Christopher Hitchens

The New Oxonian

Christopher HitchensHERE is no reason to eulogize Christopher Hitchens except that, had he stuck around to read the tributes, some of what is being said might have amused him. So we will read each what the other writes knowing he would have said it better, except he probably wouldn’t say it at all.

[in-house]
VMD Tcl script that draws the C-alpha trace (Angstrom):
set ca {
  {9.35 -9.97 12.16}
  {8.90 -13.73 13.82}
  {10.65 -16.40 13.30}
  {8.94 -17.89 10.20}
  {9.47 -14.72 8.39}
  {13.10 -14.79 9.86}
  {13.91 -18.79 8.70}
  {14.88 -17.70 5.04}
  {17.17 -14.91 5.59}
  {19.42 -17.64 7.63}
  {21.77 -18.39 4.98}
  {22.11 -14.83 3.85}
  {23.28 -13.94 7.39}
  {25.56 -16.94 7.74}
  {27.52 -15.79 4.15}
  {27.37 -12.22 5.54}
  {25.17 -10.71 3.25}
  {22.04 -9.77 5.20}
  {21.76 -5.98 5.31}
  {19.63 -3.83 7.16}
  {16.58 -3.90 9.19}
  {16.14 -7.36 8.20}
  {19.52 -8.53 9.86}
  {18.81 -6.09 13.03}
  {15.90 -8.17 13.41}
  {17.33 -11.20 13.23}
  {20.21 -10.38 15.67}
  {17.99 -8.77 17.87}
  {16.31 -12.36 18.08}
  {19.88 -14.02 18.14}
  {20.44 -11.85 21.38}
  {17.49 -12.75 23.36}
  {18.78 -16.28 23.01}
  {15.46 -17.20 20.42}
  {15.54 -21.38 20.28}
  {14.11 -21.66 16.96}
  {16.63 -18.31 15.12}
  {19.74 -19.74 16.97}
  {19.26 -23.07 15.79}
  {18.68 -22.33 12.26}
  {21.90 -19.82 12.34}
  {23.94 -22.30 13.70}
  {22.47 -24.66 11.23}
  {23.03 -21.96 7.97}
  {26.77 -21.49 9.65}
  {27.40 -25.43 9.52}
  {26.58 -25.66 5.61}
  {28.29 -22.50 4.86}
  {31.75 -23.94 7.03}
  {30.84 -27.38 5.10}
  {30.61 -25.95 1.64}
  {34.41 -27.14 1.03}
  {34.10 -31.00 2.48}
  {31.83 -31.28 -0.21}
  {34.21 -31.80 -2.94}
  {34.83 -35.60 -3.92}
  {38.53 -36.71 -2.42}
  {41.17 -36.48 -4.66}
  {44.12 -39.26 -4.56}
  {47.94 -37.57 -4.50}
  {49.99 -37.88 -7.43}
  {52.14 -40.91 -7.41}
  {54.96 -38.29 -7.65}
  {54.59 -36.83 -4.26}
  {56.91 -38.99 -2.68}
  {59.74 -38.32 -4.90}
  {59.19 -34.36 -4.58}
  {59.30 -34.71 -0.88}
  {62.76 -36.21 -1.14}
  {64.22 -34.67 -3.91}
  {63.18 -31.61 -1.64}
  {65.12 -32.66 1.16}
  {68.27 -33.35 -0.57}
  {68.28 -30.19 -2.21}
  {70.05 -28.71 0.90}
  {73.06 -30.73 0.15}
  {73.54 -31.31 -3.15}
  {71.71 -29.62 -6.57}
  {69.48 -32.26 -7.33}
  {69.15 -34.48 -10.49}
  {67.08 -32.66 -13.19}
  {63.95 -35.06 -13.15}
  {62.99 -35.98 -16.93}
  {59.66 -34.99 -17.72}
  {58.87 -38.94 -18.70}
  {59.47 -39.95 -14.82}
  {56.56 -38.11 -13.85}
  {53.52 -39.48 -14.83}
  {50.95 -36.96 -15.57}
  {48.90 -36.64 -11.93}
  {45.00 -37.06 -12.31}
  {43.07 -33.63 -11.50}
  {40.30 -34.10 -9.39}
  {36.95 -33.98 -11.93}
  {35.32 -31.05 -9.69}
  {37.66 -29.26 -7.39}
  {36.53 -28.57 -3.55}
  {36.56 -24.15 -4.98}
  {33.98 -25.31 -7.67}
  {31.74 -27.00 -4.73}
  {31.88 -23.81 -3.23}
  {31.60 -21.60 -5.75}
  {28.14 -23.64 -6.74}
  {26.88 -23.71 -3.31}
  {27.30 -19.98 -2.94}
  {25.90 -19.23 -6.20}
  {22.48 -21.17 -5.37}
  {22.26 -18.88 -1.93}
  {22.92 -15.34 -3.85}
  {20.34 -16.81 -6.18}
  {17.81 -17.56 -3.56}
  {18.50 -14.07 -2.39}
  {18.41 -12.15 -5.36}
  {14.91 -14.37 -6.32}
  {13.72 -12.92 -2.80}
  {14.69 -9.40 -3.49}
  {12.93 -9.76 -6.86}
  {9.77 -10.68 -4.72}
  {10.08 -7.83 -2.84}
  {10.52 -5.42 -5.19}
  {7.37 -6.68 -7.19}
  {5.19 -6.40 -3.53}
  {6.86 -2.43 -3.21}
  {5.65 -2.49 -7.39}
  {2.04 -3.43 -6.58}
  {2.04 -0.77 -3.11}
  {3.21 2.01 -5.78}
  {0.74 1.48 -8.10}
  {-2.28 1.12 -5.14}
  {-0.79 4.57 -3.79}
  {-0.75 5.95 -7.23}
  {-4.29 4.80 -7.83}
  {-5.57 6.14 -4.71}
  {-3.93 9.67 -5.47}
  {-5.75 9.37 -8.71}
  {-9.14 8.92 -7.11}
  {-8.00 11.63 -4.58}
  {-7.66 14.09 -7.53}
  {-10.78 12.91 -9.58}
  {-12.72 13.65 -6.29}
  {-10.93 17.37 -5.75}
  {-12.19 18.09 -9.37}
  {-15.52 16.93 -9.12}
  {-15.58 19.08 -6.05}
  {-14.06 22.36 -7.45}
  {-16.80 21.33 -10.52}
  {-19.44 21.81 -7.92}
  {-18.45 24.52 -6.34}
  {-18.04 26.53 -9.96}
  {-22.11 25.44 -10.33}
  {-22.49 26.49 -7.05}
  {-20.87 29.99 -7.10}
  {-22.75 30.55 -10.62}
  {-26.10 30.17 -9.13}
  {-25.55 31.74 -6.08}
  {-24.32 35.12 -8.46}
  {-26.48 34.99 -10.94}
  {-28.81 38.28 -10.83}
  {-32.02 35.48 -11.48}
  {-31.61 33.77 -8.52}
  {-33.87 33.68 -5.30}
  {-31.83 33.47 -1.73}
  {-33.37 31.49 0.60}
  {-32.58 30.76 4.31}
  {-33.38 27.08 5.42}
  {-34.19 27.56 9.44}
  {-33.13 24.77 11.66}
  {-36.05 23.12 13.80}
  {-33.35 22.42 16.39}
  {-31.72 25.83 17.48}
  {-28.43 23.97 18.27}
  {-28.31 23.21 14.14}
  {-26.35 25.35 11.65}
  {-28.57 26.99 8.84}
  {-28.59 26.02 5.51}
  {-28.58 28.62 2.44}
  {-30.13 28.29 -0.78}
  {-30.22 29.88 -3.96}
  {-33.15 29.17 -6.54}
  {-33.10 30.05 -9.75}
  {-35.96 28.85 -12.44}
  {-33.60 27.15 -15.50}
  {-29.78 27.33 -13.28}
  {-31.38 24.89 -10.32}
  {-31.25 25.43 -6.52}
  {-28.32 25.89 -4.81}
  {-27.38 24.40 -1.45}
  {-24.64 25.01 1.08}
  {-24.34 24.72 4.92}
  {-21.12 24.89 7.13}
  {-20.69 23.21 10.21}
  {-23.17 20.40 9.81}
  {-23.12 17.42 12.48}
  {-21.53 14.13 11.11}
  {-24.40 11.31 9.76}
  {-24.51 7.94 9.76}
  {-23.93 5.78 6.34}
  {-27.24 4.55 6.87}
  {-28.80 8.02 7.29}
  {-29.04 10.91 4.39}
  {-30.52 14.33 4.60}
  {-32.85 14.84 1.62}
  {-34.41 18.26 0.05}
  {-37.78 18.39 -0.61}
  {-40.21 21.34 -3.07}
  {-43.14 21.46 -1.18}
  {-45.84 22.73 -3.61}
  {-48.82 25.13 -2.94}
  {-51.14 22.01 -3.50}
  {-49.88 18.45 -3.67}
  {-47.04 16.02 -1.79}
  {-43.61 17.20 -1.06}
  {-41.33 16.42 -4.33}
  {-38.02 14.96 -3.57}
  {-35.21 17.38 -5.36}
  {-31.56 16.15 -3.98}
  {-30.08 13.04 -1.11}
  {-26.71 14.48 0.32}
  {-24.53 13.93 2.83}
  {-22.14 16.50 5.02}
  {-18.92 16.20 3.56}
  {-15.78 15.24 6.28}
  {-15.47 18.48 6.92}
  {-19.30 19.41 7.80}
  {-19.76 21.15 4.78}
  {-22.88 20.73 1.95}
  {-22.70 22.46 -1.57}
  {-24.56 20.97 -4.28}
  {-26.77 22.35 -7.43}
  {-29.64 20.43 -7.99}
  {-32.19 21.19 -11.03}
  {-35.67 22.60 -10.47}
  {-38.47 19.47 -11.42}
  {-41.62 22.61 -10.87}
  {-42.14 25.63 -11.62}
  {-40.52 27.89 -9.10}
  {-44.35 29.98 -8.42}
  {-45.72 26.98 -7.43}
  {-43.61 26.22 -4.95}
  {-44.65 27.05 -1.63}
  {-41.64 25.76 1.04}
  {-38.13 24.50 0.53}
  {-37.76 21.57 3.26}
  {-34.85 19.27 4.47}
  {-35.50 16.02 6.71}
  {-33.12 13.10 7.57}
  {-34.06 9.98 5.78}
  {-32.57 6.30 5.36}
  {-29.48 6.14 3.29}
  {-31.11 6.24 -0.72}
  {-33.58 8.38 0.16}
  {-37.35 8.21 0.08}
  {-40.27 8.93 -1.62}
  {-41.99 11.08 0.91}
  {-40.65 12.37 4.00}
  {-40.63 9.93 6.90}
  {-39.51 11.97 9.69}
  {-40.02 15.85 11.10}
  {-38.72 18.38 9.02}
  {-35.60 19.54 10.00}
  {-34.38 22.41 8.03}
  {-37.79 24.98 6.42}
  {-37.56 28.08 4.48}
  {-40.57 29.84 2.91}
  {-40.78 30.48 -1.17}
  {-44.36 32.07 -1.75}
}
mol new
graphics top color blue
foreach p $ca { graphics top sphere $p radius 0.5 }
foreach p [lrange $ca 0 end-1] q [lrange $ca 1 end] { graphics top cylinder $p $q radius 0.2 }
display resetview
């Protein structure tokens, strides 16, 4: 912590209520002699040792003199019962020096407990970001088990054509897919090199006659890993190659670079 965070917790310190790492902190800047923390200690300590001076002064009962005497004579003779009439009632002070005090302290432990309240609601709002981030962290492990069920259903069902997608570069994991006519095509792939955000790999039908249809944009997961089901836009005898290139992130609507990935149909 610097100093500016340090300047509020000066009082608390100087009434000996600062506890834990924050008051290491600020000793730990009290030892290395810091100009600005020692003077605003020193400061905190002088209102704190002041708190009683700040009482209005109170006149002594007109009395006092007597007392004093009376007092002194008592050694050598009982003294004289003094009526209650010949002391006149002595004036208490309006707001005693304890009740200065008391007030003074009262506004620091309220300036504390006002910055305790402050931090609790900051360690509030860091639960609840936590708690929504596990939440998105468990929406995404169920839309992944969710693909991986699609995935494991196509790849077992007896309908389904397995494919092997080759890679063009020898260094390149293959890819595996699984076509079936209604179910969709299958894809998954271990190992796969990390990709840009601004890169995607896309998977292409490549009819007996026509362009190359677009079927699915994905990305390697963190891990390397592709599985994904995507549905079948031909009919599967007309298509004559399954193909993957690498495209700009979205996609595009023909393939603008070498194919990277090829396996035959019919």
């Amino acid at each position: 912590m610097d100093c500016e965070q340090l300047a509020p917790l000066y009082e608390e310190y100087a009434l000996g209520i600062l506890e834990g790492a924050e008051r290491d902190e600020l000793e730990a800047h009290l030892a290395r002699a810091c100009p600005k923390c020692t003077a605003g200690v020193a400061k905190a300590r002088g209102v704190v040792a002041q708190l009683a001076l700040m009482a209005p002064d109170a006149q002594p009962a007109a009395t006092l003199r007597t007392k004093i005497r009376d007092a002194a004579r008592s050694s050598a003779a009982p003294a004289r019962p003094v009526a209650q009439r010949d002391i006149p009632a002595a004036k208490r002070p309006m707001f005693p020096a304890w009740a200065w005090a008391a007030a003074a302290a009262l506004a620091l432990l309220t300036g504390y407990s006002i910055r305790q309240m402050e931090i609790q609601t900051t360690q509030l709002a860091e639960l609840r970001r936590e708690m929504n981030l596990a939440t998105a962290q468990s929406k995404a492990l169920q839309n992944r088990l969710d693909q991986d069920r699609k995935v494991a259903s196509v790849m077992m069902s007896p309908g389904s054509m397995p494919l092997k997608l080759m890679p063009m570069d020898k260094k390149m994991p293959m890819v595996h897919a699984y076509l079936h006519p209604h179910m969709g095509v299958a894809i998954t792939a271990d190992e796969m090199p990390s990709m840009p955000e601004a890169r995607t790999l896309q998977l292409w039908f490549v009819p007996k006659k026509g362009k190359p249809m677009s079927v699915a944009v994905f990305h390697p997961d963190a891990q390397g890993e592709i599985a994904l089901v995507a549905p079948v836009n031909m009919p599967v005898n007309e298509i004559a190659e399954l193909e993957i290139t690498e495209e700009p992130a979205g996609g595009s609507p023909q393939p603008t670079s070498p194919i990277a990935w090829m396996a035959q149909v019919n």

Hitchens in many ways belongs rhetorically to another era, which is why the twentieth and twenty-first century, what little he lived in it, is privileged to have known him. His verbal style was self-conscious, but seemed effortless, driven by the “true wit” (what Alexander Pope described as “nature to advantage dressed”) that was perfected in Restoration and eighteenth-century England coffee houses and left Thames-side by the sober English migrants who came to America to escape the kind of ridicule his sort had represented back home. Hitchens’s choosing to live in…

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